Article originally posted on MCA Insights.
Bloomberg has predicted the metaverse will hit an eyewatering value of $800bn by 2024.
Yet despite such mammoth valuations, most people are still fuzzy about what it is, and fewer still understand what this immersive, virtual world could have to do with hospitality.
The metaverse can either simulate the real world or act as a gateway to imaginary, fantasy lands. It is a place where users can live a digital life, including buying a home, buying land, as well as work and play, with transactions made in cryptocurrencies like Bitcoin.
Some of the most exciting conversations I am having with forward-thinking operators right now involves the building of a brand-specific virtual environment to drive awareness, evangelise their passion and build brand advocacy.
Doing this helps operators find online and offline sales trigger points. While is a lot made of a singular metaverse, Facebook investing $10bn and rebranding as Meta, I believe the power for operators will come in embracing the technology and building small, personalised virtual worlds.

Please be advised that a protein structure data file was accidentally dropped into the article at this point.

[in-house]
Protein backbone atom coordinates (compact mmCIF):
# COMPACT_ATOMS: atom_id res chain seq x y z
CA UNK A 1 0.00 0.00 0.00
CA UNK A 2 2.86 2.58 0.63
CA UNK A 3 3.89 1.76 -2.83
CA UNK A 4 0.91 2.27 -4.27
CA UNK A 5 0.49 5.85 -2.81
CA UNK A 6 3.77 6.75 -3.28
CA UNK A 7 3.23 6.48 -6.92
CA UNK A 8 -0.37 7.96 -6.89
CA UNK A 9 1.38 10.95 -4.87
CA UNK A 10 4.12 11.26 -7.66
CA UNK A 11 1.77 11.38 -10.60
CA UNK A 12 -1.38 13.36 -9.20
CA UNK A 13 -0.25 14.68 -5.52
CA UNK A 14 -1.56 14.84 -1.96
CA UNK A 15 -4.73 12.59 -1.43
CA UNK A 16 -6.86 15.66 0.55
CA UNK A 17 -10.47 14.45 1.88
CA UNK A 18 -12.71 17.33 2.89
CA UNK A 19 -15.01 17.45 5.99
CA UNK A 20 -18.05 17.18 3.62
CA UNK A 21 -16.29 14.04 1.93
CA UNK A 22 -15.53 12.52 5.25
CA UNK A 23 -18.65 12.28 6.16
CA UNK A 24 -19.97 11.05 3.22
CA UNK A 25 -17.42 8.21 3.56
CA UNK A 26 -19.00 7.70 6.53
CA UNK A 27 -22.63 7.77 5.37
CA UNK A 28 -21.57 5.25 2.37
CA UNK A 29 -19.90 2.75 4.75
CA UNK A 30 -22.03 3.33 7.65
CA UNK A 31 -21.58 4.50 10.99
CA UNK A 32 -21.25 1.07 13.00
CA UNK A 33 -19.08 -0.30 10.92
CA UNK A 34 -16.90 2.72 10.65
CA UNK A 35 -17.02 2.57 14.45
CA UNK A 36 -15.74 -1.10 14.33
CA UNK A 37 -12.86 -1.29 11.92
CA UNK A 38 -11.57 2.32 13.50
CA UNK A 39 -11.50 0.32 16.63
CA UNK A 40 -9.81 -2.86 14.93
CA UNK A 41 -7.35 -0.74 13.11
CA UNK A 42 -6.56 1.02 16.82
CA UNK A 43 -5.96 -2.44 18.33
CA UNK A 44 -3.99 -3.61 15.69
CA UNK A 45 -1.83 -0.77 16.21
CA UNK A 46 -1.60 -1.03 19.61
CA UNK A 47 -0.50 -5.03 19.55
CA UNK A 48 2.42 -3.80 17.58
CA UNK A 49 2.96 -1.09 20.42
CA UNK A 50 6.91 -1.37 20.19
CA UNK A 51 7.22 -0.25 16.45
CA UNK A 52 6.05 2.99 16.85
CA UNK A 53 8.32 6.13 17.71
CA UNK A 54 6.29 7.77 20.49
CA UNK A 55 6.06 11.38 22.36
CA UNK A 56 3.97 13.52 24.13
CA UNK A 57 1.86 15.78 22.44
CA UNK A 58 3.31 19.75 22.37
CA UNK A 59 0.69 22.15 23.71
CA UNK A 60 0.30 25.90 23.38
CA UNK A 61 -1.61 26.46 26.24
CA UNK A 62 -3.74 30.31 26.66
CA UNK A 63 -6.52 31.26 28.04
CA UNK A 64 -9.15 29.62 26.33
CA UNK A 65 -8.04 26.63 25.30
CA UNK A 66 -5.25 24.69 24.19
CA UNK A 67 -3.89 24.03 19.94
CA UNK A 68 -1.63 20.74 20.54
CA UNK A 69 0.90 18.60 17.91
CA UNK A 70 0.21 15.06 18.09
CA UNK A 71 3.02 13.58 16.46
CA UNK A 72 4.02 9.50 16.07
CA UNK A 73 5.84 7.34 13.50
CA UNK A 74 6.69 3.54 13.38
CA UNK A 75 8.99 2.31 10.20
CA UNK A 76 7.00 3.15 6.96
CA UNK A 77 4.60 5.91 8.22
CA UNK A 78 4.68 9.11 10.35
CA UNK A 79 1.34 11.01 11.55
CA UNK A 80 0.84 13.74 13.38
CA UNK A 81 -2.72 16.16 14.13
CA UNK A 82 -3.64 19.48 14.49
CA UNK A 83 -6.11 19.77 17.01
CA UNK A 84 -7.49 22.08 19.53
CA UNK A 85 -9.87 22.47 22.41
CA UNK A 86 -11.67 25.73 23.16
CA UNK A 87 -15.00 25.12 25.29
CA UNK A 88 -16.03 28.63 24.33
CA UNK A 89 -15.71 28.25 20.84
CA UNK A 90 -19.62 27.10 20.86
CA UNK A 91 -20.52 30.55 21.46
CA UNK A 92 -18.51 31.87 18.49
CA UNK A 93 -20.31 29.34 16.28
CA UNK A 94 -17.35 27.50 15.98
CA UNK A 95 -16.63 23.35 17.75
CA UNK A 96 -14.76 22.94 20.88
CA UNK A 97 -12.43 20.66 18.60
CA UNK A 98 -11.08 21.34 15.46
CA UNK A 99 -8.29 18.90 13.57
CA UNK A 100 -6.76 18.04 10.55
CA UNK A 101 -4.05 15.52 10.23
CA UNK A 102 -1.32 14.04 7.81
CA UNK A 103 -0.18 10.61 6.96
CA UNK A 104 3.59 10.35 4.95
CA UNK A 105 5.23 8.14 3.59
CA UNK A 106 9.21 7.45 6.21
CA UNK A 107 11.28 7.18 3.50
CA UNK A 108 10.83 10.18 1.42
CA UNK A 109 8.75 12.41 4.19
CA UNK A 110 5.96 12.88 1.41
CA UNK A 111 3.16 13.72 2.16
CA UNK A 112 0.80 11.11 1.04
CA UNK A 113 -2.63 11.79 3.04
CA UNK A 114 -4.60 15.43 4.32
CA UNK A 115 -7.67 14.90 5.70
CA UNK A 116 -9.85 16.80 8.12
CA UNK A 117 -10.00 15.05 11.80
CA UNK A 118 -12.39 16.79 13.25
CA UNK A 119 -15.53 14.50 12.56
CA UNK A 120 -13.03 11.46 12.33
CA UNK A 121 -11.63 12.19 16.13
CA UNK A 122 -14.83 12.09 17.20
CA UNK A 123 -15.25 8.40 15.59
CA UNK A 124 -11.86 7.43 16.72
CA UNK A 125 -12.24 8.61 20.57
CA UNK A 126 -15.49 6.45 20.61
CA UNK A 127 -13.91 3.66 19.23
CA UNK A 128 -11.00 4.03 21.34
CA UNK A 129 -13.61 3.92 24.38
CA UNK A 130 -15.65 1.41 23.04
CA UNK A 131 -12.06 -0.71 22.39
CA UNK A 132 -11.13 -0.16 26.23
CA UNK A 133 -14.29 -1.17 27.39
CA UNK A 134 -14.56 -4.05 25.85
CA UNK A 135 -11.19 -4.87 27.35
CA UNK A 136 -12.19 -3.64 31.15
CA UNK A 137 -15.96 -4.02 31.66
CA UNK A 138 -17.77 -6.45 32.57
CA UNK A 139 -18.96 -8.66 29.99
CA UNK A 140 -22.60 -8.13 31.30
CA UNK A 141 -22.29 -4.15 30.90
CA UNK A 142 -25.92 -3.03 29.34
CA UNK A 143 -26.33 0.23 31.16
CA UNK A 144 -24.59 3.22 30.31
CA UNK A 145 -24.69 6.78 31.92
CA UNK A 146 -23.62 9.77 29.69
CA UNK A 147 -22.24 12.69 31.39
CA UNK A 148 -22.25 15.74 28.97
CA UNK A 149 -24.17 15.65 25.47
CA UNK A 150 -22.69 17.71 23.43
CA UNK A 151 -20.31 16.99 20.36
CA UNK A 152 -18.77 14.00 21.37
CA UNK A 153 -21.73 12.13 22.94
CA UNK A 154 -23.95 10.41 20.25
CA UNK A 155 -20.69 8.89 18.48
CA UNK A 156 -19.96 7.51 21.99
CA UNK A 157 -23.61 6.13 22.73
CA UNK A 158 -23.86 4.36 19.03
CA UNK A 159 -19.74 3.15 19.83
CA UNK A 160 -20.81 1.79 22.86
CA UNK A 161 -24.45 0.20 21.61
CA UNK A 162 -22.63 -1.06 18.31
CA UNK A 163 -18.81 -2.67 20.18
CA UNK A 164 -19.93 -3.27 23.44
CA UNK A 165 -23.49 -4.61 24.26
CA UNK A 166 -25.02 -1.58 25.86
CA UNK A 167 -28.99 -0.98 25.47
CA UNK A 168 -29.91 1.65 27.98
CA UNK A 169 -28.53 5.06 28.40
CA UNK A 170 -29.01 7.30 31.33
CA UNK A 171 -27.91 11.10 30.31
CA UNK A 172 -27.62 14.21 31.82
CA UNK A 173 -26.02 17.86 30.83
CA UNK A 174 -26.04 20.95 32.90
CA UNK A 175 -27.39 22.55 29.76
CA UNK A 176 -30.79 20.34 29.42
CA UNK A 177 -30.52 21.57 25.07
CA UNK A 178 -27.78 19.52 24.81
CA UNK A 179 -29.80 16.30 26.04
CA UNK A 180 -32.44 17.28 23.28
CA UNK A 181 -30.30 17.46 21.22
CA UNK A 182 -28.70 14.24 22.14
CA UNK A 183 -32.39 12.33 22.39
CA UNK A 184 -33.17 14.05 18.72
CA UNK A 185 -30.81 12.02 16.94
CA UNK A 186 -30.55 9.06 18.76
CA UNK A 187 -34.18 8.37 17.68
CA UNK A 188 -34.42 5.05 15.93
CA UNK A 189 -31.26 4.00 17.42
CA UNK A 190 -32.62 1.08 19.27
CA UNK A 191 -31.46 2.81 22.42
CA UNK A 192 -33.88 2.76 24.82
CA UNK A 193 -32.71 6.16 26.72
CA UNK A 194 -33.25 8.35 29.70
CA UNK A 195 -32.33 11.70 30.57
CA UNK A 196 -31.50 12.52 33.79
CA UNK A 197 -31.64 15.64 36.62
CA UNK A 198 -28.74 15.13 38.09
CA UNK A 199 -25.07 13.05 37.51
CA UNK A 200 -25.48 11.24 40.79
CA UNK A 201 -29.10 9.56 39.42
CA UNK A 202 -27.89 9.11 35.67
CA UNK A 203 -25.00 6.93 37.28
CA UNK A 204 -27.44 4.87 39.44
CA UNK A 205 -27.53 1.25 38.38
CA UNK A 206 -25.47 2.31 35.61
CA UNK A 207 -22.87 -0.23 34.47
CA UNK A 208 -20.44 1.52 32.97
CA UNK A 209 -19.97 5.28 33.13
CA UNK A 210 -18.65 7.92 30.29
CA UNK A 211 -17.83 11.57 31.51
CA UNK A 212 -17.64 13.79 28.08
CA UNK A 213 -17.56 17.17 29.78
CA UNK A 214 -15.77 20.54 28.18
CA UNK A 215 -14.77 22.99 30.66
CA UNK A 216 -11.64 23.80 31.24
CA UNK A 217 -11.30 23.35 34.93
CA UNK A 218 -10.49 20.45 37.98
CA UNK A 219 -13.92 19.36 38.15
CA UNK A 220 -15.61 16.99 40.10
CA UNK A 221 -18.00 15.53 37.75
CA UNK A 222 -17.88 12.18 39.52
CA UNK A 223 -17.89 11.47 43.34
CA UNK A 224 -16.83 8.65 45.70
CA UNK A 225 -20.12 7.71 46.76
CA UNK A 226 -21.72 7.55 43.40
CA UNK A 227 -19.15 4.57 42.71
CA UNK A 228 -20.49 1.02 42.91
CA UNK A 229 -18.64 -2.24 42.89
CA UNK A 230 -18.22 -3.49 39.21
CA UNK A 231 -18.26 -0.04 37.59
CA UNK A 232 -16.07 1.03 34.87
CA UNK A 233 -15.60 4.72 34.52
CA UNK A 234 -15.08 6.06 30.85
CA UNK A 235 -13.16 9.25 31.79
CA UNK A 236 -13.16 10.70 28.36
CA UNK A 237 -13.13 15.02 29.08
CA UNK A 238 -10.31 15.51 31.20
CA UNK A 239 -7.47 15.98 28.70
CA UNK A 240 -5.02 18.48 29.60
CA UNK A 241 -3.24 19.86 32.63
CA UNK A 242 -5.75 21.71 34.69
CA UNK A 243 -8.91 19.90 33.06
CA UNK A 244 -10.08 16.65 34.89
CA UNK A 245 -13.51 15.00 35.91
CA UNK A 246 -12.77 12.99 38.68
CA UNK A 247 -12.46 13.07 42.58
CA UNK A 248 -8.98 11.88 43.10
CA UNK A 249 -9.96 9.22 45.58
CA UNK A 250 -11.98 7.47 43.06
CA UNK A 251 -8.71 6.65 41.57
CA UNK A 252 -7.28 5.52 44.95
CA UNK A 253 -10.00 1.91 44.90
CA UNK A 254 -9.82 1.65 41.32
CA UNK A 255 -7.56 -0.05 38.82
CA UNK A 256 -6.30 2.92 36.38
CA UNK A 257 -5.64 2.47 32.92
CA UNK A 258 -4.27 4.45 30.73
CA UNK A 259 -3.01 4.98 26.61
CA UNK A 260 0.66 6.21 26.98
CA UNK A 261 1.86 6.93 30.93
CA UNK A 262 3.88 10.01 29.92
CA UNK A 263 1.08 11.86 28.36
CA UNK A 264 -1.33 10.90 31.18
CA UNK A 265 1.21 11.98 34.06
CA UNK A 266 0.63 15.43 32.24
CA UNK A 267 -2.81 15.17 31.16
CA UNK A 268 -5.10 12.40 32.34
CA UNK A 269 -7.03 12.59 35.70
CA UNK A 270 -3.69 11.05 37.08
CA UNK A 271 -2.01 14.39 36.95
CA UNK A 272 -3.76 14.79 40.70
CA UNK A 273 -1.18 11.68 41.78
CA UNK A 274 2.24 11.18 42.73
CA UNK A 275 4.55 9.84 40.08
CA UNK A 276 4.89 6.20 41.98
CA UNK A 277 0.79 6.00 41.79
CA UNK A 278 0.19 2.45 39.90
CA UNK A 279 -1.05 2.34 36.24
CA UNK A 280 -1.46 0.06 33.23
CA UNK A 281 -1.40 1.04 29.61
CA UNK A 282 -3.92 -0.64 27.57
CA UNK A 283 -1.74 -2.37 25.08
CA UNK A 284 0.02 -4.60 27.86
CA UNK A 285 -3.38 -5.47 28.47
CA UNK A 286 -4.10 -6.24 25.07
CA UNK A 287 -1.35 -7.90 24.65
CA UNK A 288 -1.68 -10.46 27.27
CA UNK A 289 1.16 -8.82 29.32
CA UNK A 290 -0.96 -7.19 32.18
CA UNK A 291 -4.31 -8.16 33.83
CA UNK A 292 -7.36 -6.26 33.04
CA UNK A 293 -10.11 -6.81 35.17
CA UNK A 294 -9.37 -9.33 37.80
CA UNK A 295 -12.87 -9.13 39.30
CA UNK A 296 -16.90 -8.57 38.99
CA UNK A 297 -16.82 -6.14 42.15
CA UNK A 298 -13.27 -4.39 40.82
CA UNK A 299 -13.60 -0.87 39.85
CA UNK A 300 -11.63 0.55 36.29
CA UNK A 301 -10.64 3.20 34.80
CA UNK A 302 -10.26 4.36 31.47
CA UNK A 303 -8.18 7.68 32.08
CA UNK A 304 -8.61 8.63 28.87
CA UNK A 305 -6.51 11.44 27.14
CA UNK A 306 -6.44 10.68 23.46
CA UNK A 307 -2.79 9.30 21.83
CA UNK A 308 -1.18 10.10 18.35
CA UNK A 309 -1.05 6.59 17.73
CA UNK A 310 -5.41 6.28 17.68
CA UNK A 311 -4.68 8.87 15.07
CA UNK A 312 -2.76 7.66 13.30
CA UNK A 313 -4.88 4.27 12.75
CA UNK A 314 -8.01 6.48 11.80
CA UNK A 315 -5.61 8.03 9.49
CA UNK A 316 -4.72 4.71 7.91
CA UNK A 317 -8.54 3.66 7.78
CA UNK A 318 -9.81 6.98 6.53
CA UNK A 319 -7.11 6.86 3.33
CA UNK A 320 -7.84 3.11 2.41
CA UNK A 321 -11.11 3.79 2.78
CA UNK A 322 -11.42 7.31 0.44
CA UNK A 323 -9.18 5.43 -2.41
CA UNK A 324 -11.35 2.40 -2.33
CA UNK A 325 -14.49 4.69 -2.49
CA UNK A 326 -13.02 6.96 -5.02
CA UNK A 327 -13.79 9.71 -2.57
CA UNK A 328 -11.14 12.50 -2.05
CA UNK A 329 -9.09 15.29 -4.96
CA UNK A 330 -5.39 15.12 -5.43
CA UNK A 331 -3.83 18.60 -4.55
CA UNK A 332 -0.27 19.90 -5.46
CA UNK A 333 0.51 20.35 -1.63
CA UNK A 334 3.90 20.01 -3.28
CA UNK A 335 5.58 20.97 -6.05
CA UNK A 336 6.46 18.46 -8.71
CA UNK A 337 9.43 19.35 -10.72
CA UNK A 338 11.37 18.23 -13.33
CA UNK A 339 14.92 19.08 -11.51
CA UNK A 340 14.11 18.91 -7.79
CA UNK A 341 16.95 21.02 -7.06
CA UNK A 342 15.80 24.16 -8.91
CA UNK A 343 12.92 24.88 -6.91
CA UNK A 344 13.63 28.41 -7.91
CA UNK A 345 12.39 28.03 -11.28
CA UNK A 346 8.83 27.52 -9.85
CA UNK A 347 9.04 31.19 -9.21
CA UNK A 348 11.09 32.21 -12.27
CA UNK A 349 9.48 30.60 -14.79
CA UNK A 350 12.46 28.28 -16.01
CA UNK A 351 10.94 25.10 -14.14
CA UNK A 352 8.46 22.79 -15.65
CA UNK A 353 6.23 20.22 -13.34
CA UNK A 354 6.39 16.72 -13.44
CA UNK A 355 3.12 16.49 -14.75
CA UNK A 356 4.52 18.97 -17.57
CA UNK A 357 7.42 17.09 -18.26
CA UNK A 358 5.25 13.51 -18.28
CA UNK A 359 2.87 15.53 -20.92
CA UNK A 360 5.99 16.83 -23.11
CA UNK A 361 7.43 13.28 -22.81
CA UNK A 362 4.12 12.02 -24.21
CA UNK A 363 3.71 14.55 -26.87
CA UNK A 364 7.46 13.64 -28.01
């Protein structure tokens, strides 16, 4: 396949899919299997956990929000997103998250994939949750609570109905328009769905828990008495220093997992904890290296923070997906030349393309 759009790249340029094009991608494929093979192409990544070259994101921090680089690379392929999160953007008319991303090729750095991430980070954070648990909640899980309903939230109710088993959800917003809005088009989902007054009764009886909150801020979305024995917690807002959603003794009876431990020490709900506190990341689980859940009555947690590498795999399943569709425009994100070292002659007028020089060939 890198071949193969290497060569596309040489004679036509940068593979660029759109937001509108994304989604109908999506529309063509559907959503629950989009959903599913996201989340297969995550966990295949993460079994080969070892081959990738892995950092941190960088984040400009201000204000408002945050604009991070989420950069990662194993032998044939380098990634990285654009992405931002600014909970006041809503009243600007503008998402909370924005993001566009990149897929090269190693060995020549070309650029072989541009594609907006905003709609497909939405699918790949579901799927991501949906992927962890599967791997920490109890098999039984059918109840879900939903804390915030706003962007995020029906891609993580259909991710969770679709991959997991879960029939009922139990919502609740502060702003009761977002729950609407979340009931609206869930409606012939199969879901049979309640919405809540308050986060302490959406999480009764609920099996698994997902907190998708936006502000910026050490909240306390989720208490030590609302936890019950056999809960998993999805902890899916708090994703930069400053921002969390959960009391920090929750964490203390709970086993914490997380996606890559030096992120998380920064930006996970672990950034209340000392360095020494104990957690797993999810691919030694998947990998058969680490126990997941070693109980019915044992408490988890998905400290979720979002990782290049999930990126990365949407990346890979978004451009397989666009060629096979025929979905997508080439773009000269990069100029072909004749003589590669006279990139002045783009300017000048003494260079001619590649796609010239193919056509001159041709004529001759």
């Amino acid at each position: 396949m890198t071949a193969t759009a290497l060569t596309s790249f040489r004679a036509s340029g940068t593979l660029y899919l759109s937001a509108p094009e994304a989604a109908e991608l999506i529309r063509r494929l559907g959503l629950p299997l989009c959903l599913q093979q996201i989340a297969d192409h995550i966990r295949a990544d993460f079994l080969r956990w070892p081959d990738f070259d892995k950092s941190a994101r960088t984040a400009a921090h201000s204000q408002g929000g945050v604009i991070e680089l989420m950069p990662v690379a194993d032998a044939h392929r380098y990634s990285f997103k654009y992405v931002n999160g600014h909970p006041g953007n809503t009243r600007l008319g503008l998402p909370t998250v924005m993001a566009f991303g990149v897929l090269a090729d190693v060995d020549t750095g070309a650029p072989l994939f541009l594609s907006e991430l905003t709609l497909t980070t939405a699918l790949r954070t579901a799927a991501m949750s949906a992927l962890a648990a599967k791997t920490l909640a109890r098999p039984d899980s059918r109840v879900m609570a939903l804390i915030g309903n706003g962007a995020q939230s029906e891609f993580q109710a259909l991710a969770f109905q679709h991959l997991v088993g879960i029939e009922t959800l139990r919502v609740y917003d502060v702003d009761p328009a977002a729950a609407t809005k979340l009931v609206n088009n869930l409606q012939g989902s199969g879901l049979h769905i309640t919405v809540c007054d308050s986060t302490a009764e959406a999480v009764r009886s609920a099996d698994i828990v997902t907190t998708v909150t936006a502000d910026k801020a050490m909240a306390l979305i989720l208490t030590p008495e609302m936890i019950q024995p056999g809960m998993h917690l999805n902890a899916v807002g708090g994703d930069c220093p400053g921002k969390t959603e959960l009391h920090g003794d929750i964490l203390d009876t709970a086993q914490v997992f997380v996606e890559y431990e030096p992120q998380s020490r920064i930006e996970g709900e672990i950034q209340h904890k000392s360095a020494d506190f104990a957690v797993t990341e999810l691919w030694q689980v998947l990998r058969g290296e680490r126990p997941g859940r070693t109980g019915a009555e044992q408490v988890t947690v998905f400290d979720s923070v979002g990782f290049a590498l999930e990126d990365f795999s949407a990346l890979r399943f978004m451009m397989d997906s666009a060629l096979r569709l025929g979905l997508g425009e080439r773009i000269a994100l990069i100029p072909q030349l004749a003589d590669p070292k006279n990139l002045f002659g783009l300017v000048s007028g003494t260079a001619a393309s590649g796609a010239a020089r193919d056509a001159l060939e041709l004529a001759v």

The metaverse will be a collection of digital realms. New employees could get to grips and familiarise themselves with training in a safe environment before stepping into work.
They can get to know the layout of venues, learn menus, meet avatar co-workers and mentors, and even have a go at virtual tasks – all without consequence.
The metaverse will provide that safe place to fail. It’ll also make training sociable and scalable.
Another key area will be hiring – a major industry obstacle